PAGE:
How to Make Debt Collectors Stop Calling

Keeping Debt Collectors at Bay: Your Comprehensive Guide

Experiencing financial difficulties and struggling with debts is stressful enough, but incessant calls from debt collectors can add another layer of anxiety. This guide provides a thorough understanding of the process of dealing with debt collectors and offers strategies on how to make debt collectors stop calling.

Understanding the Role of Debt Collectors

Debt collection agencies are businesses that focus on recovering unpaid debts. If a borrower fails to make the required payments on credit cards, lines of credit, or loans, these agencies may step in. Prior to any contact, they usually send a written notice that includes:

 

  • The name of the debt collection agency;
  • The name of the person or business to whom the money is owed;
  • The total amount owed.

 

The Powers and Limitations of Debt Collectors

Debt collectors’ activities are not unbounded. There are specific things they are allowed to do, and some they are prohibited from doing.

What They Can Do

Debt collectors have several strategies at their disposal:

 

Workplace Contact: They can verify your employment status and contact details, and even garnish your wages if permitted by law. However, they cannot disclose any personal debt-related information to your employer.

Contact Your Acquaintances: Debt collectors may reach out to your friends and family to confirm your contact details. If any of these individuals co-signed a debt, the agency can ask them directly for payments.

Visit Your Home: Although uncommon due to costs, debt collectors can visit your home or workplace to seize property if there is valid security, such as a car or furniture.

Threaten Bankruptcy: Some collectors may intimidate individuals with the threat of involuntary Bankruptcy. While it is technically possible, it is rarely executed for personal debts and is often used merely as a scare tactic.

Request Payment: As representatives of the original creditor, debt collectors can charge interest and collect money based on the terms of the original agreement.

Settle for Less: With the approval of the original creditor, or if they own the debt, collection agencies can agree to accept a lesser amount. However, it’s crucial to get this agreement in writing before making any payments.

Legal Action: Debt collectors can take you to court if the original creditor has the right to do so. However, this is usually unlikely for small debts due to associated costs.

Freeze Your Bank Accounts or Garnish Your Wages: This can only happen if the court gives the creditor permission to do so.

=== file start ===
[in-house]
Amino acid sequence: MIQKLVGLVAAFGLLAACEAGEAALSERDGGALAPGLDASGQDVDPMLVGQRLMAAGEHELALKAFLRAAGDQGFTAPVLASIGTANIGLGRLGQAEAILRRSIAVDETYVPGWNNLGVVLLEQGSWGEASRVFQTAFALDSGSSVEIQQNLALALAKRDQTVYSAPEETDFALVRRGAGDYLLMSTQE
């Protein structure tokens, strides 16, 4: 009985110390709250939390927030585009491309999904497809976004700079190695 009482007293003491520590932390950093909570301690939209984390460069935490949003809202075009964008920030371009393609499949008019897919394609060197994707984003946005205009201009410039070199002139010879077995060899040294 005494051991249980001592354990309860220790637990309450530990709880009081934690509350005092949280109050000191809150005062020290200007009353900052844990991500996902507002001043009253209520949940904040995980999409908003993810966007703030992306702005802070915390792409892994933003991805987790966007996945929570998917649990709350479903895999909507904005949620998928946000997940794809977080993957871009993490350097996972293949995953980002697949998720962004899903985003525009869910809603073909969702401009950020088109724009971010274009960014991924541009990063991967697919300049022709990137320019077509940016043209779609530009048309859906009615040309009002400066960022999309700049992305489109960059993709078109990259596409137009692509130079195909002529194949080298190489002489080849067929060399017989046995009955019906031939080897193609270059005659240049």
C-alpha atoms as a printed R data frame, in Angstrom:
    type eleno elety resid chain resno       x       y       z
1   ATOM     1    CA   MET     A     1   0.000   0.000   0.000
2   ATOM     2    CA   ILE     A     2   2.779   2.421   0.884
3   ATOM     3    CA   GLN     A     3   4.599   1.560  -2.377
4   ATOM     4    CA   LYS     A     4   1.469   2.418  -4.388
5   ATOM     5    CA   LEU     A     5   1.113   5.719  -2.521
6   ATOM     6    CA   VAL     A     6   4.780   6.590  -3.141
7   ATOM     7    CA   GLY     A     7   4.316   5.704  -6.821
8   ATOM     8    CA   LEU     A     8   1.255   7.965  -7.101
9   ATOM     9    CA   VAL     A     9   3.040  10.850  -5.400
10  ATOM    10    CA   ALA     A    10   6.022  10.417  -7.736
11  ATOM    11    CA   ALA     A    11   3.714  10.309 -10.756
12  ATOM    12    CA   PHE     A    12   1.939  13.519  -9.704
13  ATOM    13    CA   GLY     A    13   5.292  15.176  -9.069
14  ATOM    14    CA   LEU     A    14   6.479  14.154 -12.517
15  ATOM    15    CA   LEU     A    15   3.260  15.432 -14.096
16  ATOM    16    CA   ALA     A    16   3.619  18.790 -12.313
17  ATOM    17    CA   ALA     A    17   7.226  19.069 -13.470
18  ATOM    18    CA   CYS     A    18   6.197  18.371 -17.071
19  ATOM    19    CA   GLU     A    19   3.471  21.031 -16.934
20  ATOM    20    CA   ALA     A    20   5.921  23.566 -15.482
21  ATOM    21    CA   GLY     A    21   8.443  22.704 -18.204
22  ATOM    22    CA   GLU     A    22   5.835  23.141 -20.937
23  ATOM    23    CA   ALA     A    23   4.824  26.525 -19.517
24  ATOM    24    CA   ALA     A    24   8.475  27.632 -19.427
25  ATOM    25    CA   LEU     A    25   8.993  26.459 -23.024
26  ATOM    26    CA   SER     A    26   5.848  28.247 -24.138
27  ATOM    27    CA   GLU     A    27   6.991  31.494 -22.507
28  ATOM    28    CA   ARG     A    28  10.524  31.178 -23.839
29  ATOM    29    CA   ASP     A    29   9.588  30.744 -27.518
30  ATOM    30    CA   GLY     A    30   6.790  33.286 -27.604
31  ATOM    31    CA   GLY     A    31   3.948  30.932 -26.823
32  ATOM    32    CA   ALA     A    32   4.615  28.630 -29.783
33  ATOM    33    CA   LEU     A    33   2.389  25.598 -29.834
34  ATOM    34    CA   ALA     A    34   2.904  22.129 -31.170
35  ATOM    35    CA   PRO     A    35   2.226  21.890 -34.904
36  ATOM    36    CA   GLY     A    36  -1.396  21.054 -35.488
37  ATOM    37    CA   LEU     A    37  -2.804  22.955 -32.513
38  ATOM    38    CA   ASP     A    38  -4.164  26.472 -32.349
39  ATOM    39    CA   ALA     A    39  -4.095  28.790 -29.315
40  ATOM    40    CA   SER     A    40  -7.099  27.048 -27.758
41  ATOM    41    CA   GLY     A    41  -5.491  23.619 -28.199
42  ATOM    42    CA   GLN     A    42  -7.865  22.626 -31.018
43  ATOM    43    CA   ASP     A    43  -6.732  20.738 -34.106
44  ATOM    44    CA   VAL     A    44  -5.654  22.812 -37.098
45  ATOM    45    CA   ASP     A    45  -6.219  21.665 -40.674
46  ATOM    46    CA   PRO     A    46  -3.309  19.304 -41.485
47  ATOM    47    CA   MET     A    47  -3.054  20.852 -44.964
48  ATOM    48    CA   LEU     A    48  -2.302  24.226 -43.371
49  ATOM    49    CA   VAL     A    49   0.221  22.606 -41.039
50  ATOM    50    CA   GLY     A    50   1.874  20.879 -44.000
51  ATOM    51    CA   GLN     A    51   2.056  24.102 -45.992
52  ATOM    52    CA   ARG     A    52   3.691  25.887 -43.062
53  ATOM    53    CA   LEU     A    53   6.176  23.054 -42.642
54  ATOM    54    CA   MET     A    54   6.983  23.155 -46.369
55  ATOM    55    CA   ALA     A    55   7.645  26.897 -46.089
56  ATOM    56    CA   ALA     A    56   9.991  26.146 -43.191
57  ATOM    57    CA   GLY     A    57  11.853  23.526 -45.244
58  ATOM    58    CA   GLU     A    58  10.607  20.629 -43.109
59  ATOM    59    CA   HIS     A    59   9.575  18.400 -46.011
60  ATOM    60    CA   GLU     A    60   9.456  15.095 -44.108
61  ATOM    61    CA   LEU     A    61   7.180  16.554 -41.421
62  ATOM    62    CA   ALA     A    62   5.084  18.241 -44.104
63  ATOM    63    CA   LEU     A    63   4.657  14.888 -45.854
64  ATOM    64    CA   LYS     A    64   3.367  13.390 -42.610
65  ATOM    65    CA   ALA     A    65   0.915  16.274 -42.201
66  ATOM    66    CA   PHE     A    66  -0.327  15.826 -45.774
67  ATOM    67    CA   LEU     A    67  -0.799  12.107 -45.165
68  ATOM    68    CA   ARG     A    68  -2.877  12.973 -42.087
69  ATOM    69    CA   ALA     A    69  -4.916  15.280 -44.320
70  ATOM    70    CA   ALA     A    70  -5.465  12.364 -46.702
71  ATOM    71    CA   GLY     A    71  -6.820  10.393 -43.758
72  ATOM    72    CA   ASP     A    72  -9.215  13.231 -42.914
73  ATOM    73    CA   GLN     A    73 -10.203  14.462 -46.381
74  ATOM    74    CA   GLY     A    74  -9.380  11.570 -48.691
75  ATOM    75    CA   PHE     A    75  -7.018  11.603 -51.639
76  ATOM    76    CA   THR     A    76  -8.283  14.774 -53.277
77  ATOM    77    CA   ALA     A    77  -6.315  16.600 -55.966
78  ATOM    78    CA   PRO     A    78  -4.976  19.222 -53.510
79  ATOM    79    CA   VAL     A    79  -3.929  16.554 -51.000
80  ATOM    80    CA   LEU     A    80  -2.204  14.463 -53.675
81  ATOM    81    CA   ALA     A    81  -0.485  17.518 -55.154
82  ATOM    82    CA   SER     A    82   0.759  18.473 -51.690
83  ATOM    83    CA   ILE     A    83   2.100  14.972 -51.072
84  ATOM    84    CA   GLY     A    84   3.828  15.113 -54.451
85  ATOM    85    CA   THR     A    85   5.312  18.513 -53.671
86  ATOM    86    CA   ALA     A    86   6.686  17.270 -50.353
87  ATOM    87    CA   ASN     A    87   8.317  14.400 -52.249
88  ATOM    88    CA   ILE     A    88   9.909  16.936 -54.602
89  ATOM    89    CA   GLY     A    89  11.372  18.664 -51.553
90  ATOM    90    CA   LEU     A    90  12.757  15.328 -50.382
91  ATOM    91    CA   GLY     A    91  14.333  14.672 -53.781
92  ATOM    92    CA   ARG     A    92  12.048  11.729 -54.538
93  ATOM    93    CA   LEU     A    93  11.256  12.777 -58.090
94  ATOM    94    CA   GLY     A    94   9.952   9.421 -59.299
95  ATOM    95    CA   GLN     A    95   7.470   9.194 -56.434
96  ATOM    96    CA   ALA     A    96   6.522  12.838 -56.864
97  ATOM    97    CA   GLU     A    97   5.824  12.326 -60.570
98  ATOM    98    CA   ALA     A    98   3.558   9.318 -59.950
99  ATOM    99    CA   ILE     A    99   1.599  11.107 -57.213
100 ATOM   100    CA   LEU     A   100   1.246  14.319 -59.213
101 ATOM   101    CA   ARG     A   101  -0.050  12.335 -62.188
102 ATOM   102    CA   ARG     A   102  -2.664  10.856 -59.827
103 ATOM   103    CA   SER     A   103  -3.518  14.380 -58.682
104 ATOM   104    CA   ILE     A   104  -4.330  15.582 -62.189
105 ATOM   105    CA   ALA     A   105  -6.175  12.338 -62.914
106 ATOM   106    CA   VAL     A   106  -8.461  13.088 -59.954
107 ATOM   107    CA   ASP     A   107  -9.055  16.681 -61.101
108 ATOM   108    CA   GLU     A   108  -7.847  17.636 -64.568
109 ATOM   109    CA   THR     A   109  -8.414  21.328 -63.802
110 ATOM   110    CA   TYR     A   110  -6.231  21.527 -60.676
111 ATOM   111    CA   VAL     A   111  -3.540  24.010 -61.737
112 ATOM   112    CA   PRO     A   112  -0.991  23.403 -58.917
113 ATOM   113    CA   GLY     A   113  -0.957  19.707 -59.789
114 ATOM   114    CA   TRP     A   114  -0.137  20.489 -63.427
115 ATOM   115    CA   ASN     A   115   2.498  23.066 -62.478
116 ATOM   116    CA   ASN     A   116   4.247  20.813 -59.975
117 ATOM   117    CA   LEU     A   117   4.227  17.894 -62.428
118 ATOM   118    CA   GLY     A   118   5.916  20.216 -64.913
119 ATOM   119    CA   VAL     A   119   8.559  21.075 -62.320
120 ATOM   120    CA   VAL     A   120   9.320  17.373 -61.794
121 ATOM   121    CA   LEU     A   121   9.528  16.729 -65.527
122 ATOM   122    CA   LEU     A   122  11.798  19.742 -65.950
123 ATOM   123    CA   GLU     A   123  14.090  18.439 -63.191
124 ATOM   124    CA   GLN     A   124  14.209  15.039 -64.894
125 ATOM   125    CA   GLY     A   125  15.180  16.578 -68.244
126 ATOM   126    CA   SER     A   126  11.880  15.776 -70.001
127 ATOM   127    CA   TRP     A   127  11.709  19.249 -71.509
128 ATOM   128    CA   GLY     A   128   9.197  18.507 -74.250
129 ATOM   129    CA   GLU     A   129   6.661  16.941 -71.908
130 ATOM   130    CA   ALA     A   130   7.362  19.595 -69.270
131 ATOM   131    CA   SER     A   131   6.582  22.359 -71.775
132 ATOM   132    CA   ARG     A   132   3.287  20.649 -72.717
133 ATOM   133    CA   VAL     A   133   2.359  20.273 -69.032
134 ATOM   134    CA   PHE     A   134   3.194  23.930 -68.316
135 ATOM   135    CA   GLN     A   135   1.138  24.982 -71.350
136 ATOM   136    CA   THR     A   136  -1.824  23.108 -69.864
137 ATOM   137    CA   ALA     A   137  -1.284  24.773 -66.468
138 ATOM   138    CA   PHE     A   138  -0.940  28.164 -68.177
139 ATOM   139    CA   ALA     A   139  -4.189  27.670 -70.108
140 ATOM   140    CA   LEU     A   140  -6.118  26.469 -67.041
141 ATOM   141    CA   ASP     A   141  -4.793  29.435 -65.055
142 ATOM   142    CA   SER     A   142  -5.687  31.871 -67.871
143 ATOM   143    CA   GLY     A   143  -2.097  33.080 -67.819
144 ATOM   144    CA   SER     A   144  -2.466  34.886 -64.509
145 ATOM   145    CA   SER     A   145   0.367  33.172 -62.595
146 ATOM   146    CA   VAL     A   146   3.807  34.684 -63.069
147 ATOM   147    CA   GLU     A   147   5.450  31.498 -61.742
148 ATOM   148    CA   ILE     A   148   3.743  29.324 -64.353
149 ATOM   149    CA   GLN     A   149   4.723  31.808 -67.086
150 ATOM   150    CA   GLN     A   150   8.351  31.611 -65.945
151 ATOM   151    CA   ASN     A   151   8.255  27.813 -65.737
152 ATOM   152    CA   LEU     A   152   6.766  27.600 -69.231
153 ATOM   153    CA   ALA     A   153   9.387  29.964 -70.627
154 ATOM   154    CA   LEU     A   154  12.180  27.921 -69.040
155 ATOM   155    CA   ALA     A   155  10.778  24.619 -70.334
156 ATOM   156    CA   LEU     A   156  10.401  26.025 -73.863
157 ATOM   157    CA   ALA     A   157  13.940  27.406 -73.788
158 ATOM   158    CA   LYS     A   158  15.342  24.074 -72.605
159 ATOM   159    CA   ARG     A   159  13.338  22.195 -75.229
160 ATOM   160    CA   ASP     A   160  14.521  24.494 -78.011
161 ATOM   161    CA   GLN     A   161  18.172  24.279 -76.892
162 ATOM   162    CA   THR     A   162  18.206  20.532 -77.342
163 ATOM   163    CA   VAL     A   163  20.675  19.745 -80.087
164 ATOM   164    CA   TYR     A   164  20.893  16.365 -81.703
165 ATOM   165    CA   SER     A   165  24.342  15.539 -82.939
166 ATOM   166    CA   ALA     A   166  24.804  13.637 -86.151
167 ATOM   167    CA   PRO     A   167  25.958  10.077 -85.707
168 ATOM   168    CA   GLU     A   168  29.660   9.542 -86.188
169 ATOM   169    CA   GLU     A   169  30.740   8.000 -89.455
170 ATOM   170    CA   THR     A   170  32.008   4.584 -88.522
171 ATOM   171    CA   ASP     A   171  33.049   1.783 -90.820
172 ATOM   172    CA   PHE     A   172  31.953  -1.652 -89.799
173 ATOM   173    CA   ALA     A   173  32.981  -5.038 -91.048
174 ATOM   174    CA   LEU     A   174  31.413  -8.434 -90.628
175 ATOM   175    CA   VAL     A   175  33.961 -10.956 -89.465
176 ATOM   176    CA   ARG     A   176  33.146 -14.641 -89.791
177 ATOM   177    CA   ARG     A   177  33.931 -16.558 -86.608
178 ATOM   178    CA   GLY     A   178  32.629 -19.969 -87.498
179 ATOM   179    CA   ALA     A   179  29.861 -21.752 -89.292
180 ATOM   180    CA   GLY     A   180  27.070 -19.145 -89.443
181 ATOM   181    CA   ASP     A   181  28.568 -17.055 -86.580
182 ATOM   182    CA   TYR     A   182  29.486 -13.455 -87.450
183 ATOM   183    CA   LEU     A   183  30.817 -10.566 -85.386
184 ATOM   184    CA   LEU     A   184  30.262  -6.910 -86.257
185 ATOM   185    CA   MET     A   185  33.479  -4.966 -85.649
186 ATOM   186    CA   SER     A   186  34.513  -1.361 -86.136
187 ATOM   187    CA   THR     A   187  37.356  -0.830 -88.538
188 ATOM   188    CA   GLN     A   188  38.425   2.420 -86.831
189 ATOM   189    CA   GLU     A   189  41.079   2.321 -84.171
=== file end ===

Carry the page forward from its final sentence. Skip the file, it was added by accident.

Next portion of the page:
What They Can’t Do

Debt collectors must abide by the laws outlined in the Business Practices and Consumer Protection Act. Key restrictions include:

 

  • They can only call you between 1-5 p.m. on Sundays, before 7 a.m. or after 9 p.m. on weekdays and Saturdays, and not at all on statutory holidays.
  • They must not discuss your debt details with anyone without your permission.
  • They must not contact you in a way that costs you money.
  • They must not use threatening or intimidating language.
  • They must not put undue pressure on you.
  • They must not threaten to sue you unless they are actually taking legal action.
  • They can’t try to collect any amount more than what you owe. They can’t apply their own interest rates or fees, but can charge interest at the rate in your initial credit agreement.

 

How to Make Debt Collectors Stop Calling

While debt collectors can contact you to request payment, you have the right to ask them to only contact you in writing. This can be done via email, registered mail, or fax. It’s important to keep records of these communications.

However, this might only provide a temporary respite as the debt may be transferred to another collection agency, initiating a new cycle of calls. An outstanding debt can continue to trigger calls from different agencies until it’s cleared.

Filing a Consumer Proposal or Bankruptcy can offer a more permanent solution. Once either of these government-approved options is filed, a stay of proceedings is created, preventing any collection agency or creditor from contacting you or attempting to collect money from you.

Consult with Experts

When it comes to dealing with debt collectors, professional advice can be invaluable. At Derek L. Chase & Associates, we offer a free initial consultation to discuss your options. Don’t let the fear of debt collectors control your life. With the right knowledge and strategy, you can regain peace of mind.

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